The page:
Facebook searching for its next CMO: Must be cool under fire

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Facebook's next CMO will need to be ready for some serious scrutiny
Facebook's next CMO will need to be ready for some serious scrutiny Credit: Illustration by Tam Nguyen/Ad Age

Facebook is looking to fill what could be the toughest job in America at the moment: A CMO.

This week, the social network posted a job notice on LinkedIn looking for what surely will have to be a miracle marketing leader, as Facebook fends off Congress, regulators, Russians, toxic speech, uncomfortable advertisers and an endless onslaught of negative media attention.

At minimum the right person will know how to "guide a brand's reputation and experience in crisis management," says the job description.

That might undersell the talents this person will need.

Facebook's current CMO, Gary Briggs, announced his resignation in January but agreed to stay until his replacement could be found. Since his resignation announcement, Facebook's public challenges have only intensified.

CEO Mark Zuckerberg was pressured to testify before Congress to answer for mishandled consumer data, which came to light in the Cambridge Analytica affair.

In July, Facebook was threatened with the largest fine possible from U.K. regulators over its flimsy data policies that exposed consumers to malicious developers for years.

Data is not Facebook's only problem. It has been blamed for everything from helping to destroy democracy in America to enabling genocide in Myanmar. Both of those charges stem from bad actors who have been able to warp Facebook for their nefarious purposes—in Myanmar, hate-filled posts have stirred real world violence against a minority group.

"This is a challenging job," says Brian Wieser, senior analyst at Pivotal. "Facebook is not quite the prestige brand it once was, and there is so much worse to come."

This year, Zuckerberg has focused the company on a multi-year project to clean up the platform, rid it of the most offensive content, and improve people's experience. Those efforts could ultimately reduce the amount of time people spend on Facebook, as the company has promised to prioritize people's well-being over profits.

"The goals are particularly tricky here," Wieser says. "What is success? Reduced usage?"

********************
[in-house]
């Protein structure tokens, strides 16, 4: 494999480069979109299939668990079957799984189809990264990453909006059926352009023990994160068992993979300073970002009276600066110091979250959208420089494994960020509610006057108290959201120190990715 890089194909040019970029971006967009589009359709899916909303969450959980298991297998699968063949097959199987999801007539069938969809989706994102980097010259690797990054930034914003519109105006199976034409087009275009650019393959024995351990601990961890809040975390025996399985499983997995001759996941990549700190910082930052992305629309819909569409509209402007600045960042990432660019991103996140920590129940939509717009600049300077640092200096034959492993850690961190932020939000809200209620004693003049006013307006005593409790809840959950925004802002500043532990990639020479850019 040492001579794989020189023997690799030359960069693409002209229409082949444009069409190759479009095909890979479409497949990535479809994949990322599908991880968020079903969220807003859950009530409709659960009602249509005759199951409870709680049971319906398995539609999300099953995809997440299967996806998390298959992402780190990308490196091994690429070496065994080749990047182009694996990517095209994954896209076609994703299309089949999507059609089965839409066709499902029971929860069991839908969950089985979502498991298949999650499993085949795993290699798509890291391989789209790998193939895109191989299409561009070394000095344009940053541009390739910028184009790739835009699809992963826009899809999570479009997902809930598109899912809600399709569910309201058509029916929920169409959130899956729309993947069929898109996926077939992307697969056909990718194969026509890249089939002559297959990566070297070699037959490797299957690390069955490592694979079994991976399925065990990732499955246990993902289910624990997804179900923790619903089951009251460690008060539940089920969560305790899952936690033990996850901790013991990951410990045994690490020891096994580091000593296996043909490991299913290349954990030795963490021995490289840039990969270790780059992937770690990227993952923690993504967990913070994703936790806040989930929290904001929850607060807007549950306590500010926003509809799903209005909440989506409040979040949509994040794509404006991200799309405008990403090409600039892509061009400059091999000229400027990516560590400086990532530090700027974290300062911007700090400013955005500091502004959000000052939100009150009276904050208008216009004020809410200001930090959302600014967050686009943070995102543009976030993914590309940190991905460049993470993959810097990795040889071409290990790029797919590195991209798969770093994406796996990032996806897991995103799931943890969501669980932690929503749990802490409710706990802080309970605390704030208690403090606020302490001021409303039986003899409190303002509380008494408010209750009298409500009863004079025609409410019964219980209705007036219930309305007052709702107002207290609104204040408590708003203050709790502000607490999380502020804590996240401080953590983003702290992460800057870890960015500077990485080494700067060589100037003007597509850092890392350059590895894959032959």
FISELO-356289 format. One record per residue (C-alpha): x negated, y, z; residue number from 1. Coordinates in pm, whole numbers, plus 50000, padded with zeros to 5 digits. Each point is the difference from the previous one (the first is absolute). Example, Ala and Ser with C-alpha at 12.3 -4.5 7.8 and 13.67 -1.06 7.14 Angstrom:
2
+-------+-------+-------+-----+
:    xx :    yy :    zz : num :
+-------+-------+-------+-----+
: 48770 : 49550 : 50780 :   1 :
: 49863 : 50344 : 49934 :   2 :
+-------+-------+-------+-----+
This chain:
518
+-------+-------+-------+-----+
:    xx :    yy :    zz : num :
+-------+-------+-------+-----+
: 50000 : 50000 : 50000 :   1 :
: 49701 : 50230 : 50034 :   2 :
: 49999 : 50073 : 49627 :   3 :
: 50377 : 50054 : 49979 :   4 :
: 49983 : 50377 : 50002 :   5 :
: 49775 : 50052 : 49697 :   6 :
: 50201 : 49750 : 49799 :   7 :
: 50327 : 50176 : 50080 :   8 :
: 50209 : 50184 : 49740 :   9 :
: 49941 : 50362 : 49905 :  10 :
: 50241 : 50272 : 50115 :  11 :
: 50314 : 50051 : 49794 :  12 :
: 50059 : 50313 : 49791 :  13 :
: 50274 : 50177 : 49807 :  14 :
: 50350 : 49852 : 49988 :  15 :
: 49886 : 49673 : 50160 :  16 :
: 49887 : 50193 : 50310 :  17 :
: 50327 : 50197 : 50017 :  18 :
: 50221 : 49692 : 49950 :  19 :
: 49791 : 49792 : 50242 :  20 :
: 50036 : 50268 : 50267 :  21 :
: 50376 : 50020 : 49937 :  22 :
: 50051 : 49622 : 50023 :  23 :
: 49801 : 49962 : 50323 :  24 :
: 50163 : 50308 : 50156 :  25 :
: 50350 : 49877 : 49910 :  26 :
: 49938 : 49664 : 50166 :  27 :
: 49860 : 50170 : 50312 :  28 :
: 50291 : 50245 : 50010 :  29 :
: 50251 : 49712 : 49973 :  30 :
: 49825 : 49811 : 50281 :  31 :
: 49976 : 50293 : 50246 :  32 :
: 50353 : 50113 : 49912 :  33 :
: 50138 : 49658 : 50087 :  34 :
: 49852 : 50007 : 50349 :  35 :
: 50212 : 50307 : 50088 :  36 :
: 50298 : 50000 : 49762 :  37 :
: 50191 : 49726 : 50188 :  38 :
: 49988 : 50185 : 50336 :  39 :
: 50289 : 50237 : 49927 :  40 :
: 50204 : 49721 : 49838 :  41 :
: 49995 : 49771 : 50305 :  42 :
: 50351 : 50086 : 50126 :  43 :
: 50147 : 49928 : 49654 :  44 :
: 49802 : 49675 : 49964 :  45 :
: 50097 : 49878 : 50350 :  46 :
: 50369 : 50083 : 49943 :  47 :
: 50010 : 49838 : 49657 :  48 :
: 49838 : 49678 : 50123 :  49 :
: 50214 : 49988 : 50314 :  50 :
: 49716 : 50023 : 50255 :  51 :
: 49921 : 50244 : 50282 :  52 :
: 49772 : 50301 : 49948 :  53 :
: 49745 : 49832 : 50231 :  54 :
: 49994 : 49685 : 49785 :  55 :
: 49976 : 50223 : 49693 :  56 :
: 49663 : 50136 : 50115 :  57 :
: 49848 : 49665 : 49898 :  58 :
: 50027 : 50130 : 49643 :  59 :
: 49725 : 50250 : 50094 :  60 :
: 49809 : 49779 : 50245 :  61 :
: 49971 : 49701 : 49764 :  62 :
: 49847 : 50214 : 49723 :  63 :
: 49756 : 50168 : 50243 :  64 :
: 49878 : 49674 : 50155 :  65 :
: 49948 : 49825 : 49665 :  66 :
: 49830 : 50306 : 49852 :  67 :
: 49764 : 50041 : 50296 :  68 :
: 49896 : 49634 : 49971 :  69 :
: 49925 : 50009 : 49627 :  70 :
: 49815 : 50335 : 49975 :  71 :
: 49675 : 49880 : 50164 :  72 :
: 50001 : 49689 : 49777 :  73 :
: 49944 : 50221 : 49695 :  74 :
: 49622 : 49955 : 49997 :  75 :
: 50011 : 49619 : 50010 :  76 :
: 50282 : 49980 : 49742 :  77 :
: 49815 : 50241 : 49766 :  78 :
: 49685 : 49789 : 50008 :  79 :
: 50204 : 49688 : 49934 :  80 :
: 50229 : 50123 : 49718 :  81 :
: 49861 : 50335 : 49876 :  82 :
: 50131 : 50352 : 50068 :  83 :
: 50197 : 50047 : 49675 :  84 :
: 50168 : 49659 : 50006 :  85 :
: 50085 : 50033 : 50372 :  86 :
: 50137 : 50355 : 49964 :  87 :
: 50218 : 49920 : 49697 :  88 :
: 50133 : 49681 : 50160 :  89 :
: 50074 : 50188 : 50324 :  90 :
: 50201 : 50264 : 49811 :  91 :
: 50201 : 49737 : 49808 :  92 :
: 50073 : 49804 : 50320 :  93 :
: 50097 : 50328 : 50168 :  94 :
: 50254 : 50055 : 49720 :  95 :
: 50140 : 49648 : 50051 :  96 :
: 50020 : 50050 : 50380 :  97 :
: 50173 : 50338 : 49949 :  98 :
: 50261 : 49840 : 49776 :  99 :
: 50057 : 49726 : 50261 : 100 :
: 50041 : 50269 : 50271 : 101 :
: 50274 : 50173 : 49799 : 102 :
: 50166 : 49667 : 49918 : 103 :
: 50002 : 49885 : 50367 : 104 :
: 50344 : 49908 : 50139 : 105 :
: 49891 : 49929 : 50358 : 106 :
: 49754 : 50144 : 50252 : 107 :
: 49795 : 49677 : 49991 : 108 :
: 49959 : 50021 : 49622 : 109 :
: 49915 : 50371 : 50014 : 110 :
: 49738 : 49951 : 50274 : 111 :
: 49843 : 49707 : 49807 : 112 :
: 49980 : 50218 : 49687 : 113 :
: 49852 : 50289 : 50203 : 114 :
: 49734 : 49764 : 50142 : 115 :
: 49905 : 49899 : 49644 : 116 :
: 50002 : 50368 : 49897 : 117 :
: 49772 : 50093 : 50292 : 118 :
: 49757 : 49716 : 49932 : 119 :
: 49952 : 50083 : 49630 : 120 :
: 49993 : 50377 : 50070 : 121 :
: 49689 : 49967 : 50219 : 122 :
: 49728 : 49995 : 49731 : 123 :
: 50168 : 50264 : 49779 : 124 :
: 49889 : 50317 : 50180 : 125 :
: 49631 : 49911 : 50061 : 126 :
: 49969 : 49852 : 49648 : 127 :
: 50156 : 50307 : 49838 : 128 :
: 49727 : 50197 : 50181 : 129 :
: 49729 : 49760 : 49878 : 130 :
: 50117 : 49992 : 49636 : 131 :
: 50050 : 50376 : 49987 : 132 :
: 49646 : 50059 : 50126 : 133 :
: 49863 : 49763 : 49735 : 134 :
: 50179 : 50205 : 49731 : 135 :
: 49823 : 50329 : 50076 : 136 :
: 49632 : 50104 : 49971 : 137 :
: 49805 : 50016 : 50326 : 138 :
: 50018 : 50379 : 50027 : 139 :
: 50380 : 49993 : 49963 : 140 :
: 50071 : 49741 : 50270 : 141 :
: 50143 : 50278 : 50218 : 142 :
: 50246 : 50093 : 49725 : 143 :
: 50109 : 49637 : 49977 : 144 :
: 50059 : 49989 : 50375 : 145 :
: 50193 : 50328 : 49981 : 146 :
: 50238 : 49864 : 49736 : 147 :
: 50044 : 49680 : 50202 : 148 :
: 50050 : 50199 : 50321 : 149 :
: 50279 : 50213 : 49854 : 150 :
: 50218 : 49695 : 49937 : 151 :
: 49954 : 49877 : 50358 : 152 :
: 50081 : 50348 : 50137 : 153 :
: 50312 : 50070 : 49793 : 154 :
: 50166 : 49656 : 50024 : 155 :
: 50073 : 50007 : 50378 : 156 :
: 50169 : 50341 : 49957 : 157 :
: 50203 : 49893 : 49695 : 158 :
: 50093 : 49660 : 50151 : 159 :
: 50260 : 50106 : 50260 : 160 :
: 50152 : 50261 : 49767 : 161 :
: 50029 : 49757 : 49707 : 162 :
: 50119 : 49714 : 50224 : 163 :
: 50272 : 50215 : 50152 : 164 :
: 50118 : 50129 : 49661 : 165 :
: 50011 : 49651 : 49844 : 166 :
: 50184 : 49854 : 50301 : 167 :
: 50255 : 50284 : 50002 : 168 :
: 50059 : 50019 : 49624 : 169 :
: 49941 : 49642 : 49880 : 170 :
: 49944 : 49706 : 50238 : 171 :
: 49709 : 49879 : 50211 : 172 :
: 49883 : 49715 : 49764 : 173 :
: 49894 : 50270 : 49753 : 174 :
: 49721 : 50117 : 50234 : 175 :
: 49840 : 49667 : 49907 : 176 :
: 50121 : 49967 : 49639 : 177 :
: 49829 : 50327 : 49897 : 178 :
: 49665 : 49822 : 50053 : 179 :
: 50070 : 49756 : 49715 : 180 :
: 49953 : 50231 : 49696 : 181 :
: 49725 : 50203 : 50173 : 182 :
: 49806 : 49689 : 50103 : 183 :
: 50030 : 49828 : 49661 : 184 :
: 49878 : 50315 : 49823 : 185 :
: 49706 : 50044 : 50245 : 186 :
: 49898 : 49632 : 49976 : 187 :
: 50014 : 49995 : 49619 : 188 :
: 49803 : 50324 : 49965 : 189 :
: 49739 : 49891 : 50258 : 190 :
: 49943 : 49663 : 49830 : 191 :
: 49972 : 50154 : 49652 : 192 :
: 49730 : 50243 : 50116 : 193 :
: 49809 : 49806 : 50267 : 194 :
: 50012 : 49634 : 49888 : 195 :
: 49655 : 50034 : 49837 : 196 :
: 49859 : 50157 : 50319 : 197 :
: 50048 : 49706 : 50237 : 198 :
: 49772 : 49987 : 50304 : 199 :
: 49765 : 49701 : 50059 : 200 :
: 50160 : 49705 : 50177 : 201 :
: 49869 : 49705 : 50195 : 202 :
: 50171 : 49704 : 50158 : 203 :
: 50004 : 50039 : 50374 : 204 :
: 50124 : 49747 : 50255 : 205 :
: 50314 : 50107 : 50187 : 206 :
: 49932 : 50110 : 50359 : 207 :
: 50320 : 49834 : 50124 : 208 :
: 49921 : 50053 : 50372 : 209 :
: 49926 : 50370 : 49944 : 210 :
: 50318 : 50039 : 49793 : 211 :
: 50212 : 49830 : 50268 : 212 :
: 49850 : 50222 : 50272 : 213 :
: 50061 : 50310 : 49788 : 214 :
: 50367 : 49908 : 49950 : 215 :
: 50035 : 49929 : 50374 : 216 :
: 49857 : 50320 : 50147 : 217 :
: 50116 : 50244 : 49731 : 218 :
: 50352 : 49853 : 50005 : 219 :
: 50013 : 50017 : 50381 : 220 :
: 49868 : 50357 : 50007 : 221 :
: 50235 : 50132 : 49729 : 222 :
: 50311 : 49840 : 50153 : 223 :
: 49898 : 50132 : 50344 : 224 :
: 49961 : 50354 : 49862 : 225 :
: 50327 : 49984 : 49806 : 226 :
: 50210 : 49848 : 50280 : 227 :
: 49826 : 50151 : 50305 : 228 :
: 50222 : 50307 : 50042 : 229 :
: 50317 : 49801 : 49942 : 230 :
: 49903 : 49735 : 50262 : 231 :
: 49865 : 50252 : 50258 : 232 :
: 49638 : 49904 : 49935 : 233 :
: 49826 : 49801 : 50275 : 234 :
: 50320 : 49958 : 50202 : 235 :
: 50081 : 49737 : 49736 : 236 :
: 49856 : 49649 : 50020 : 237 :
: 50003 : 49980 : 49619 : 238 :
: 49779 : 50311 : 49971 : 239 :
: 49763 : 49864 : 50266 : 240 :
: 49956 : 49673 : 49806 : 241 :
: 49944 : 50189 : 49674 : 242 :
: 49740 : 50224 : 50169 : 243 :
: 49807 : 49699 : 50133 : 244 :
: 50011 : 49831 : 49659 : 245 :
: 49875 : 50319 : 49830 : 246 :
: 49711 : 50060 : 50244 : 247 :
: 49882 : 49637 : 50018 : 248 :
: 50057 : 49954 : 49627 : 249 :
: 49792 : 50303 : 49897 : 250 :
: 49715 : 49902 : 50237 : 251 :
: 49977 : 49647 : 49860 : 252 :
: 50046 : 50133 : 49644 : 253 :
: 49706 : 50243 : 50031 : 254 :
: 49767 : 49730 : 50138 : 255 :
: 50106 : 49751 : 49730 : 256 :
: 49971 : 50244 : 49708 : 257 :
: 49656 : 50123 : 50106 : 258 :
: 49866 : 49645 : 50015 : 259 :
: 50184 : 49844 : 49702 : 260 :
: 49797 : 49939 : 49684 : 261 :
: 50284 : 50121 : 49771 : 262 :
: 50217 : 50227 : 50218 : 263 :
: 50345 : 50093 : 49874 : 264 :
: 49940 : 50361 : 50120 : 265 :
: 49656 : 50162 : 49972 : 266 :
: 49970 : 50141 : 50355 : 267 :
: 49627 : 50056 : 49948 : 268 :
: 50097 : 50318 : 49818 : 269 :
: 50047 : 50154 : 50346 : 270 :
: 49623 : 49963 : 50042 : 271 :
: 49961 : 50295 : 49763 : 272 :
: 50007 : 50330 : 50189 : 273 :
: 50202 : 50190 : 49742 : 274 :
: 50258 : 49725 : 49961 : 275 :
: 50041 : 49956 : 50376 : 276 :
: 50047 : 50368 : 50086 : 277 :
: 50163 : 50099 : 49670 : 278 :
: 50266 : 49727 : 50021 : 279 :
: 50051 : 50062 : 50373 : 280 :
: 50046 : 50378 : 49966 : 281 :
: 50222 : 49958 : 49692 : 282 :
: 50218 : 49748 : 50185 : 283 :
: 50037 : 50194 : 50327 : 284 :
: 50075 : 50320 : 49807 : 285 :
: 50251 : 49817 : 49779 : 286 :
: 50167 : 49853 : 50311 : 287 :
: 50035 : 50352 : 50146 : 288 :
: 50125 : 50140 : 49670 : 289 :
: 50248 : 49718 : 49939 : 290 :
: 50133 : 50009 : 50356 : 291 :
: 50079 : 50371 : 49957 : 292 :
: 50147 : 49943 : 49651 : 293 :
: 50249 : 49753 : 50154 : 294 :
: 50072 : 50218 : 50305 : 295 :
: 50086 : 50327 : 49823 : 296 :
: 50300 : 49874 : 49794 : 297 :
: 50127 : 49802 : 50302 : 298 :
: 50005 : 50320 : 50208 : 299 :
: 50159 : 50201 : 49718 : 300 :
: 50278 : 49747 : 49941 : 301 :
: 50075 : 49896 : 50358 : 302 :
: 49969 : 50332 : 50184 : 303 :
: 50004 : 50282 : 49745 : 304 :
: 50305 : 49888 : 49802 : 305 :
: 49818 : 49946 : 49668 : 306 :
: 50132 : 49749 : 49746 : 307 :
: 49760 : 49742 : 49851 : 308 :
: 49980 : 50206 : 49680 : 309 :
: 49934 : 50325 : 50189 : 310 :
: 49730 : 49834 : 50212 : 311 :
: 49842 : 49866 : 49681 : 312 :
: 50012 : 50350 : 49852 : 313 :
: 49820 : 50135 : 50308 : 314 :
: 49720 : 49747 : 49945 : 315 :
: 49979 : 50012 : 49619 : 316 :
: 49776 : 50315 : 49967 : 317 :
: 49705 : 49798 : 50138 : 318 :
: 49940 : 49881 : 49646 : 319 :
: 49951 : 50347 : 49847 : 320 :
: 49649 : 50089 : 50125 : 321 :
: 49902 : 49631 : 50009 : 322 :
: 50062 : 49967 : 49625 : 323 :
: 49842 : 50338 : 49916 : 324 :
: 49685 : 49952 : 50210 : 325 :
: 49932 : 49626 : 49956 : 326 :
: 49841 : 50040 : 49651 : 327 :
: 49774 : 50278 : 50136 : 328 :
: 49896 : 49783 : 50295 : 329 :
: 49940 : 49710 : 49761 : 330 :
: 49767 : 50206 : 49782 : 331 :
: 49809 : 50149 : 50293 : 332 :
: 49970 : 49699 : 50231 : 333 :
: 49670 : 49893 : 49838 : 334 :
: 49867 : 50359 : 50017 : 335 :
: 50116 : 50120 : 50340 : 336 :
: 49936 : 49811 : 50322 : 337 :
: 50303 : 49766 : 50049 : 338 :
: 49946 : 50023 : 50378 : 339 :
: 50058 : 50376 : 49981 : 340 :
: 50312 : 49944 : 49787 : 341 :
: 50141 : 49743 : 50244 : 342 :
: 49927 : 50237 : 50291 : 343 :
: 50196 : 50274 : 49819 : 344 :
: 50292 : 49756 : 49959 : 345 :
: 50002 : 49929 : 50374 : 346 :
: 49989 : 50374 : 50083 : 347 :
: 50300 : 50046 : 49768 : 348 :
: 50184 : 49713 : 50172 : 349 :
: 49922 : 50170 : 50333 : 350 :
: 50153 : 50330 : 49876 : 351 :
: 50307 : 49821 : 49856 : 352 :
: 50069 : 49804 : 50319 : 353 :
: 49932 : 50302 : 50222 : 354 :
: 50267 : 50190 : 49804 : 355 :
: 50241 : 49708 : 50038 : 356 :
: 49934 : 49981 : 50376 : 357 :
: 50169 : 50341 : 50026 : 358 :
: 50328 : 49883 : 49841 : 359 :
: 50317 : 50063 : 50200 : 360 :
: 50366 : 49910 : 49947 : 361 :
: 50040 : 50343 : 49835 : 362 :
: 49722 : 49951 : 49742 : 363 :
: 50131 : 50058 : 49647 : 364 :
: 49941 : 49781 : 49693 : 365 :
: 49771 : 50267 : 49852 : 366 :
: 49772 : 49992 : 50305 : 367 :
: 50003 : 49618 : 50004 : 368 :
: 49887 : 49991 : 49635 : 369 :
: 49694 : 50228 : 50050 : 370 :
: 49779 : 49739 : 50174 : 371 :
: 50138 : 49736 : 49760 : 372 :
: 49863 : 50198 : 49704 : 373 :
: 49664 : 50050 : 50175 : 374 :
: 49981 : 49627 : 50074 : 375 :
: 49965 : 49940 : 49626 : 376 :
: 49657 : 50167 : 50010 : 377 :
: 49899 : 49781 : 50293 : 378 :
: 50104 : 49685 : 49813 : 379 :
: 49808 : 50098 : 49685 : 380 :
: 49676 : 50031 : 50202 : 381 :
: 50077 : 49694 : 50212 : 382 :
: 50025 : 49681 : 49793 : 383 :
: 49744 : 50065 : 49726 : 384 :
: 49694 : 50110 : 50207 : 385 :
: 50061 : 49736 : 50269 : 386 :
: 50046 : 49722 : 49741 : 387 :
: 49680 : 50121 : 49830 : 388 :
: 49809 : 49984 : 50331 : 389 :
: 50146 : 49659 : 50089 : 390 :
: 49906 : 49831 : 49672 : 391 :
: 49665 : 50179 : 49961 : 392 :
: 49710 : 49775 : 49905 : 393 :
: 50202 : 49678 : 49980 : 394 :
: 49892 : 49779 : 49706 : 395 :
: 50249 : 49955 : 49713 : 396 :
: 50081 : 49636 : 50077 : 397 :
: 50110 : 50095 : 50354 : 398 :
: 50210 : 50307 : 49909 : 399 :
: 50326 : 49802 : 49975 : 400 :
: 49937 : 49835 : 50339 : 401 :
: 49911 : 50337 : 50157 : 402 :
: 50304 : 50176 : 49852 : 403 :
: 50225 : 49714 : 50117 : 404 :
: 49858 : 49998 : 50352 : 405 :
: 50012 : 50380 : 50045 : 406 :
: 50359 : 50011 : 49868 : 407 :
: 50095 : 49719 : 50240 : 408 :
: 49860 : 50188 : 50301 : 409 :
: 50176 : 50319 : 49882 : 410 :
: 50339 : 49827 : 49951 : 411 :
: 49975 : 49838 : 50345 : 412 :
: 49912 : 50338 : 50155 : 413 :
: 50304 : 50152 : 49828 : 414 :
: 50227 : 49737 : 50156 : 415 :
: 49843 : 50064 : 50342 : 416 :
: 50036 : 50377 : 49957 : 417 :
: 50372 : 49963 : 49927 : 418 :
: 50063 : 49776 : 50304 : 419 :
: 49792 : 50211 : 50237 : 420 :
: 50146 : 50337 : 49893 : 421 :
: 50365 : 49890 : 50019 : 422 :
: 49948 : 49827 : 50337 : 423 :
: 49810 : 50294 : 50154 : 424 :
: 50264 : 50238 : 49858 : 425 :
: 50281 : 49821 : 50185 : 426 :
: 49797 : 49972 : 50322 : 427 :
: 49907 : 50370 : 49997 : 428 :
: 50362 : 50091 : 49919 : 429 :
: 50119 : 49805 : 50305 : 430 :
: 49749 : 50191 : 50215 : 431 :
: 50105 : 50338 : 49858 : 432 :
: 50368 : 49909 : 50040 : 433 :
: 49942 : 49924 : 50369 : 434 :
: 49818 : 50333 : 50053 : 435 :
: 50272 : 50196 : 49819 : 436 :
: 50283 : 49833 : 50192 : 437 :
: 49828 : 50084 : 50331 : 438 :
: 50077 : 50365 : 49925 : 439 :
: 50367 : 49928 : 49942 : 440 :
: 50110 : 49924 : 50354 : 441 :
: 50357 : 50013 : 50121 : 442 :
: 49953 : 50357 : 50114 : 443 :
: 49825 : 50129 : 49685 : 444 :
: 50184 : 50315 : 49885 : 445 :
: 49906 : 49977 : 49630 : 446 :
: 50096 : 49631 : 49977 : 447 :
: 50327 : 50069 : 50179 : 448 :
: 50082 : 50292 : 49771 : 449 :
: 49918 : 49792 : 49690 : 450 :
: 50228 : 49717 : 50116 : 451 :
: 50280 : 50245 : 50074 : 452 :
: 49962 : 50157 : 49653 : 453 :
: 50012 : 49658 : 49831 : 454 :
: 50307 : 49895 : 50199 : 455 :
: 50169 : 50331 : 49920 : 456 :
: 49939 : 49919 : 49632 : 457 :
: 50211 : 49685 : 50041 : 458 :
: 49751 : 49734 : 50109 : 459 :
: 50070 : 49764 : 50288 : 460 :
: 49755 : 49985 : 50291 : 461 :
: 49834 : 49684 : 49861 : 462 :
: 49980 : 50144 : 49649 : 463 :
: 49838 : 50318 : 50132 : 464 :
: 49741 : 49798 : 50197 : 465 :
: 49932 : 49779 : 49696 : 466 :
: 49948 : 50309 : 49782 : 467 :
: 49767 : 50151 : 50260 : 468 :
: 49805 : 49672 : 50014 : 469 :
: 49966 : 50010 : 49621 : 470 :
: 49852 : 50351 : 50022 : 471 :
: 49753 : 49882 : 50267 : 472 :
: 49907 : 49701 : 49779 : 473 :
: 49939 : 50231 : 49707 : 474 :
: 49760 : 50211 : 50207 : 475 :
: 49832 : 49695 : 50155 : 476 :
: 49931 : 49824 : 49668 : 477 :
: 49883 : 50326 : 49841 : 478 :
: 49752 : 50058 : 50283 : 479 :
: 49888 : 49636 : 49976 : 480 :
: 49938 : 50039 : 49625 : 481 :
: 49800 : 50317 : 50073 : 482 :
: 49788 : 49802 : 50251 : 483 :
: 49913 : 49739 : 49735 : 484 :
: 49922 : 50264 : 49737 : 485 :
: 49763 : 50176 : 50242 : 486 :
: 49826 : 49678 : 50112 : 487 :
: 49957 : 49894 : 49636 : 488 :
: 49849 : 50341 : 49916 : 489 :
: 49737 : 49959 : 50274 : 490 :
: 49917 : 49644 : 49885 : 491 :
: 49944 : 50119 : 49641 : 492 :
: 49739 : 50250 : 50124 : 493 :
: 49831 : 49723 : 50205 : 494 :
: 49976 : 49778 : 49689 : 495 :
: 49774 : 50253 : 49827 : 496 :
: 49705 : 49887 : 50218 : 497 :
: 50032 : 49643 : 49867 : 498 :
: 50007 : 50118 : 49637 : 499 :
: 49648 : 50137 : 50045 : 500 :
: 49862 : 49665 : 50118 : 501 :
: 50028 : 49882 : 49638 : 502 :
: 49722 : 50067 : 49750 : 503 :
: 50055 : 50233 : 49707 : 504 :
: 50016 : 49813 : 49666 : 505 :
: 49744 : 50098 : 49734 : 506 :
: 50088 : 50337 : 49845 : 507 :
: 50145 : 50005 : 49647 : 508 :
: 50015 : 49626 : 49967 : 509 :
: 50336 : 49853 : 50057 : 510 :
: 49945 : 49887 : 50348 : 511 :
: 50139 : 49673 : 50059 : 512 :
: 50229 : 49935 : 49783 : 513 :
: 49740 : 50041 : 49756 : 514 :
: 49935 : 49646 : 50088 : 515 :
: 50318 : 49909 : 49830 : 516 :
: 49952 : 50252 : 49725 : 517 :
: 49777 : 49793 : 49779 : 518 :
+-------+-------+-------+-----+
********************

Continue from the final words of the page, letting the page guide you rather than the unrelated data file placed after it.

Facebook did not return a request for comment on this story.

Facebook's financial outlook is also the worst it's been in five years. Last month, Facebook's stock fell more than 20 percent after second-quarter earnings came in lighter than expected. Also, user growth appeared to hit a wall in advanced markets like the North America and Europe.

"Given their earnings, and the issues they've been stumbling across in the marketplace," says Jay Pattisall, Forrester researcher, "the slow growth—or backward growth—on the user base. It creates a lot of problems for them."

Facebook recently rolled out an ad campaign meant to remind people of all the good times they've had on the social network with promises to do better to fight fake news and spam.

Those attempts to rejuvenate the brand have not gone well. This week, satirist John Oliver mocked Facebook's marketing campaign on his HBO show, calling the company "history's most profitable data-harvesting machine."

In 2017, Facebook spent $325 million on marketing, and it is looking for a person with experience managing marketing budgets of at least $500 million. That would mean a likely candidate has to come from the top 100 largest advertisers in the U.S.

In the past, the CMO would only need to handle ad campaigns and traditional communications, but the role is evolving, Pattisall says. Today's CMO needs to be able to show real business results and infuse the whole operation with a consistent brand identity and focus on the message.

On Facebook, that message needs to be about feeling safe and connected.

"What they need is a PR master, someone that can build back the public trust," Pattisall says. "Not just a marketer, but someone connected to leadership answering directly to Sheryl and working pretty closely with Mark to carry their vision forward."

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CORRECTION: Correction: An earlier version of this story misstated that CMO Gary Briggs had left the company entirely. While he announced he would resign in January, he has stayed on as the company looks for a replacement.

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